Why is the “gold standard” of abortion drugs not available in Canada?

Bottles of mifepristone, an abortion-inducing drug, which is not available in Canada.Charlie Neibergall/Associated Press

In Canada, there are approximately 100,000 abortions a year, most of them performed surgically in clinics or hospitals. Access to the procedure varies considerably across the country. Wait times are short in larger urban centers, although they can still take several weeks, but options are extremely limited in Atlantic Canada and many rural communities. Even women in small towns often have to travel hundreds of kilometers to reach a clinic.

Medication abortions, experts say, are a way to improve earlier access to abortions and protect privacy, as patients could potentially see their family doctor and not need to visit a clinic – an important option for women from ethnic or religious groups who oppose abortion.

Currently, for medical abortions, Canadian women only have access to methotrexate, a chemotherapy drug, administered orally or by injection, which terminates pregnancies. It can only be used during the first seven weeks of pregnancy.

Another drug – mifepristone – is considered the “gold standard” drug for medical abortion. The World Health Organization has declared it an “essential medicine” and, according to statistics cited in a recent editorial in the Canadian Medical Association Journal, it is now used in around 60% of abortions in Europe and 20% in the United States. . .

Taken orally, mifepristone blocks the production of progesterone which prevents the pregnancy from continuing. In other countries it has been approved for use for up to nine weeks.

Both drugs are taken with misoprostol, which causes contractions and bleeding similar to a miscarriage. But having a medical abortion using methotrexate can involve a much longer process – patients usually wait three to seven days before taking the second medication. According to Dr. Wendy Norman, an assistant professor at the University of British Columbia’s faculty of medicine who specializes in family planning, only about 60% of women will have completed the abortion within a week, and some patients may wait several weeks. . In up to 10% of patients, women will undergo surgery, either because the pregnancy is still growing, to manage bleeding, or because of the long wait.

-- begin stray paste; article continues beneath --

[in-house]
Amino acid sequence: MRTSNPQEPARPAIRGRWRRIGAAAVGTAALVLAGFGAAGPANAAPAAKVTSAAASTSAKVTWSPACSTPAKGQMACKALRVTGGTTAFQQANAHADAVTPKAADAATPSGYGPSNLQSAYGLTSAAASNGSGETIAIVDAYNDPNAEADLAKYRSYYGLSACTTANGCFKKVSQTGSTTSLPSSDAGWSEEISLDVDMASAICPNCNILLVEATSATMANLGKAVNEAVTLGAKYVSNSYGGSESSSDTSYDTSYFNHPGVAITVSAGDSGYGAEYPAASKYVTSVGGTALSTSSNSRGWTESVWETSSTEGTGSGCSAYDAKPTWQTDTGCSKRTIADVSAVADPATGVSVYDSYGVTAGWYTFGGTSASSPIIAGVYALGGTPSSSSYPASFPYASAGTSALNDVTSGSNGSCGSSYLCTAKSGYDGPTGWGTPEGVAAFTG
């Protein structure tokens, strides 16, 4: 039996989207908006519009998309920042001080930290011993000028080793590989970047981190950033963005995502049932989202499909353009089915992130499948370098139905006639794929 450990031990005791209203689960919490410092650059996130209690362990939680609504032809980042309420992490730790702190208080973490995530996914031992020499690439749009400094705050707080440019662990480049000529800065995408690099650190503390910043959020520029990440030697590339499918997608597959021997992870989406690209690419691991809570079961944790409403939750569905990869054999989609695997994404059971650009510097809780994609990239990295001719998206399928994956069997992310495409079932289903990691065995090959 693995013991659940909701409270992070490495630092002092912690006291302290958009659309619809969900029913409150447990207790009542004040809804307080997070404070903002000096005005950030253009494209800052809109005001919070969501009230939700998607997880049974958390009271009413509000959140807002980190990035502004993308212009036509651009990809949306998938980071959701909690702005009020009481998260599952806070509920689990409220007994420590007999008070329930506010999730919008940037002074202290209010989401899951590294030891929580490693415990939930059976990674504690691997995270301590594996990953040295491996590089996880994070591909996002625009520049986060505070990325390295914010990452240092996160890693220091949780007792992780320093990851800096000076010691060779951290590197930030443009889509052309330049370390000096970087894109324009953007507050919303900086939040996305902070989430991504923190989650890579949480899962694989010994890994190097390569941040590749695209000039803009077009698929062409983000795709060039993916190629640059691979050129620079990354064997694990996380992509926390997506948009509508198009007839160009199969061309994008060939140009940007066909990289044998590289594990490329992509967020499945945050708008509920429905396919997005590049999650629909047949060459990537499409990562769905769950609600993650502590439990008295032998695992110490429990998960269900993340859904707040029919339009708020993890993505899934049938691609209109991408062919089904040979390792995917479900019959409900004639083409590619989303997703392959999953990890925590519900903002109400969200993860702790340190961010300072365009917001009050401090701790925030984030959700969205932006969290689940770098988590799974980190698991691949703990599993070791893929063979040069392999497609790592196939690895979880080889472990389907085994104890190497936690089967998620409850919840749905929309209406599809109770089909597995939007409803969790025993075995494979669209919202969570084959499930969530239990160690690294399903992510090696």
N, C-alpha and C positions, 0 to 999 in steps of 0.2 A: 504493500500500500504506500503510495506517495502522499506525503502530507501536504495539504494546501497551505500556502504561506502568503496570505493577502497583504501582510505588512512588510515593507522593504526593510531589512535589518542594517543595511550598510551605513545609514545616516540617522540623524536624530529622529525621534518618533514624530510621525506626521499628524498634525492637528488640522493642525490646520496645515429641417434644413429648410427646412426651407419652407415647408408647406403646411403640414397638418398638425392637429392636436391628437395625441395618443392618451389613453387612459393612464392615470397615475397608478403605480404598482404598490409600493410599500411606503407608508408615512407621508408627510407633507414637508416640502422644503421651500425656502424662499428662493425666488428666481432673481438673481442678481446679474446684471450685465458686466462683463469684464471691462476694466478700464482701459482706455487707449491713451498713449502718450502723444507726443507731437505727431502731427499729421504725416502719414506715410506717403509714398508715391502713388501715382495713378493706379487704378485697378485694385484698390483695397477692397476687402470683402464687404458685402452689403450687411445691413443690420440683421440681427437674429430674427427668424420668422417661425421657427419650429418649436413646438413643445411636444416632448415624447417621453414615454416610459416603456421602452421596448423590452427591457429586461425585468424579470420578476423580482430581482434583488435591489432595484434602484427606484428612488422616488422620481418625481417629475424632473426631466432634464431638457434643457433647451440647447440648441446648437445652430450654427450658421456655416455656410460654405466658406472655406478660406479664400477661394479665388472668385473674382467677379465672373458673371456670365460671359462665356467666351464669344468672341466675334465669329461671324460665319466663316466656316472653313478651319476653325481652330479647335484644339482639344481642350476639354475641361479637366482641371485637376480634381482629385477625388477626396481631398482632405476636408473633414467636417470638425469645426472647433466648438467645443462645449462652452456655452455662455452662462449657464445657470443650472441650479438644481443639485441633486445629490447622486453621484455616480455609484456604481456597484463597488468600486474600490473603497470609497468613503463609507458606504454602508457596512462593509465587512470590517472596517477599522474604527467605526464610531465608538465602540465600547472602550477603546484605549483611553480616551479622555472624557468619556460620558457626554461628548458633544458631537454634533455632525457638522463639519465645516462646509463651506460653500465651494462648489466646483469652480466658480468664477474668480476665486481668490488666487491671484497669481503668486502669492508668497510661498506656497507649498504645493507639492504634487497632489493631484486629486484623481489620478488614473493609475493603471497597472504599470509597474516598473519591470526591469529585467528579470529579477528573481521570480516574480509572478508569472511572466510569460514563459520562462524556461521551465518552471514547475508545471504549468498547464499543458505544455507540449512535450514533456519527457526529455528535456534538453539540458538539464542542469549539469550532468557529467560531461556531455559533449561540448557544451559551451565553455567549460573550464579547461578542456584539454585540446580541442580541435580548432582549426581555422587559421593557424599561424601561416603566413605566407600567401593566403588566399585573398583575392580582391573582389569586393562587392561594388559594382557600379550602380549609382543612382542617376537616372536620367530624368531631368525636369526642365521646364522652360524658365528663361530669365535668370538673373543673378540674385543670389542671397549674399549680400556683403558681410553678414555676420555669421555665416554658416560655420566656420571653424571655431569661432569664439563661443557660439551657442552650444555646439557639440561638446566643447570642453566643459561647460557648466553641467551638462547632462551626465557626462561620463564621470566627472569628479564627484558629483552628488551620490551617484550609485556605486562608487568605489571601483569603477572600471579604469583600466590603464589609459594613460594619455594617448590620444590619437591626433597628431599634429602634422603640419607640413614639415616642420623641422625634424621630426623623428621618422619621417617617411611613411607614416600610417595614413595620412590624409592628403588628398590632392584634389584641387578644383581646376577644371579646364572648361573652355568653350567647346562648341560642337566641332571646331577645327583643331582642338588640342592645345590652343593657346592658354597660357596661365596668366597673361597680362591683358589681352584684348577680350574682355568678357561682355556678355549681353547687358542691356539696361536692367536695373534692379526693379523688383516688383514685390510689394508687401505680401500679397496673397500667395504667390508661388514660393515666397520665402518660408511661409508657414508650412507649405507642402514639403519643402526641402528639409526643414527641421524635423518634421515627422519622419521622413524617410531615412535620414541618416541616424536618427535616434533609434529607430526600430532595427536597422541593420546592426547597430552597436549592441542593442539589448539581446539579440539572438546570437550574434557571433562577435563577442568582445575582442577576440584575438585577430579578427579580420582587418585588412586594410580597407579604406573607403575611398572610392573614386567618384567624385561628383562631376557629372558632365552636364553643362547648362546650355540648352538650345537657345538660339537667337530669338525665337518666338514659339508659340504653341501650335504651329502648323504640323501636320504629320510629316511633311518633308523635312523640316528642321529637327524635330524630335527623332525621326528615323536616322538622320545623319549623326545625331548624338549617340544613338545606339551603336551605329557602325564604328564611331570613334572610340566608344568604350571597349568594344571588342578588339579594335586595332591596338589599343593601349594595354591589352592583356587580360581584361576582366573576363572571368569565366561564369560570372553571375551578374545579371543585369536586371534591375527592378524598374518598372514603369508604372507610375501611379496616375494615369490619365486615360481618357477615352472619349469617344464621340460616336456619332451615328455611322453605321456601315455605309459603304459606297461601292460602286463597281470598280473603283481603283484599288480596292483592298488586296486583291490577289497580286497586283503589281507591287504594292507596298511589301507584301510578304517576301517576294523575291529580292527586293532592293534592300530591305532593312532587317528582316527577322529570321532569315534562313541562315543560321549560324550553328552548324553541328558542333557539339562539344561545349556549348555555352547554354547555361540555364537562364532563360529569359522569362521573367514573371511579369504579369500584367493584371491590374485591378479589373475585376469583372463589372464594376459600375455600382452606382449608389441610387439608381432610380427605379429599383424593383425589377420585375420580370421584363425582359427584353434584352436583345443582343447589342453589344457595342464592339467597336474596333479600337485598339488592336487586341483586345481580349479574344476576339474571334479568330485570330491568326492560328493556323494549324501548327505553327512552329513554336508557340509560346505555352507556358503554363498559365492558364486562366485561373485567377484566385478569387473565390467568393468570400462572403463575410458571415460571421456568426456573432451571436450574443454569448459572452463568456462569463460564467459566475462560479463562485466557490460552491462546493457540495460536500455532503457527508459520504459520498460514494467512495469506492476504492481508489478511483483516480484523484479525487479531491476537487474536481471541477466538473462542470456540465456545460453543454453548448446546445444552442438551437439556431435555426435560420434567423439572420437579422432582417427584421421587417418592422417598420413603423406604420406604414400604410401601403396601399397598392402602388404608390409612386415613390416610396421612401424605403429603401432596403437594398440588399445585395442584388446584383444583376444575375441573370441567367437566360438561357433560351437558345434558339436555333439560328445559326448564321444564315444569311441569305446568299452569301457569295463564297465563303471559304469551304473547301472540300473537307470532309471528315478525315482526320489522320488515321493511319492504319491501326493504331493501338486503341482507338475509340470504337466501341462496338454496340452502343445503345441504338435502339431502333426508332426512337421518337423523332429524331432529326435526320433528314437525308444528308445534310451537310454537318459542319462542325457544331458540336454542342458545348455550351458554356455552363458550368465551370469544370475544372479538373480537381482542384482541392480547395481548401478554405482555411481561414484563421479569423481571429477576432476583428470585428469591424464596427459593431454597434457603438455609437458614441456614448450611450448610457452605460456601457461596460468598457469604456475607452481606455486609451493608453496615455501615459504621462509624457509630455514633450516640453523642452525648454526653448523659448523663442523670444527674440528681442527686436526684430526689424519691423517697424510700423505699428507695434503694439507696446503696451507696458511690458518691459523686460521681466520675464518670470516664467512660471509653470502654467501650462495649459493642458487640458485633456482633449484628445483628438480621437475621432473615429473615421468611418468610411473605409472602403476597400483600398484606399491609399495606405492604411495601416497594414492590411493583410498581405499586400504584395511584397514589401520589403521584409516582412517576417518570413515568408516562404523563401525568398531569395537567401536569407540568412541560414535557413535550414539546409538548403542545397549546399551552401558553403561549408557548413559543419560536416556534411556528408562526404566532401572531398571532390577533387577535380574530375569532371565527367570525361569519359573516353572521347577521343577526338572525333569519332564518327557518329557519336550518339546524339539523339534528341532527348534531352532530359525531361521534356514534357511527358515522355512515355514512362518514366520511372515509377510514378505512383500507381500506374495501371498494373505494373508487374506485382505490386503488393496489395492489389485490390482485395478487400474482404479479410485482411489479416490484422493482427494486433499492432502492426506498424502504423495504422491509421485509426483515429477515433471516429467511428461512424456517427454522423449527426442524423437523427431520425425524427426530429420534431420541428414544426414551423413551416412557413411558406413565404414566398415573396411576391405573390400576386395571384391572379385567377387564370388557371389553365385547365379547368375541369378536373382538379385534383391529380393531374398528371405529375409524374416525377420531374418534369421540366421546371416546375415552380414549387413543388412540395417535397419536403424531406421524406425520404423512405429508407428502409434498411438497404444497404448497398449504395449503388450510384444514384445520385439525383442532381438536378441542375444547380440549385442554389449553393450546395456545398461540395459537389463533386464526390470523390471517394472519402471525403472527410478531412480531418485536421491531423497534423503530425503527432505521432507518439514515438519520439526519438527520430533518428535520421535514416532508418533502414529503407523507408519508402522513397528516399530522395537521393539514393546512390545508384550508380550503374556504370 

In comparison, mifepristone is generally much faster acting, making it easier for doctors to monitor patients. The second drug, misoprostol, is usually taken within 48 hours, and research shows that two-thirds of women who have a medical abortion using mifepristrone will have a complete abortion within four hours of taking misoprostol. and 90% during the day.

Mifepristone is the preferred option, medical experts say, because it works faster, has been shown to be more effective and is less toxic. (In fact, as the CMAJ editorial pointed out, the World Health Organization does not recommend methotrexate for abortions due to the high risk of serious birth defects if the pregnancy continues.)

Concerns were raised about medical abortions around 2000, Norman says, when there was a cluster of cases in which women died from infection – antibiotics are now prescribed as a precaution. Some groups have raised concerns that the use of medical abortion may isolate women when they have abortions and prevent them from receiving advice or support.

As CMAJ pointed out, the problem is that Canadian women only have access to the second best option. “There’s no evidence to suggest it’s not a very safe drug, and we have a lot of evidence to suggest it is,” says Dr. Sheila Dunn, director of research at the Family Practice Health Center of the Women’s College Hospital in Toronto and co-author of the CMAJ editorial.

Norman agrees: “There is no scientific basis to justify denying the benefit of this drug to Canadian women. It is beyond logic and scientific evidence to try to explain the decisions that are made.

According to Dunn, Health Canada received an application for approval of mifepristone in October 2012. “Results are pending,” the editorial states. “It is important that this submission does not fail.”

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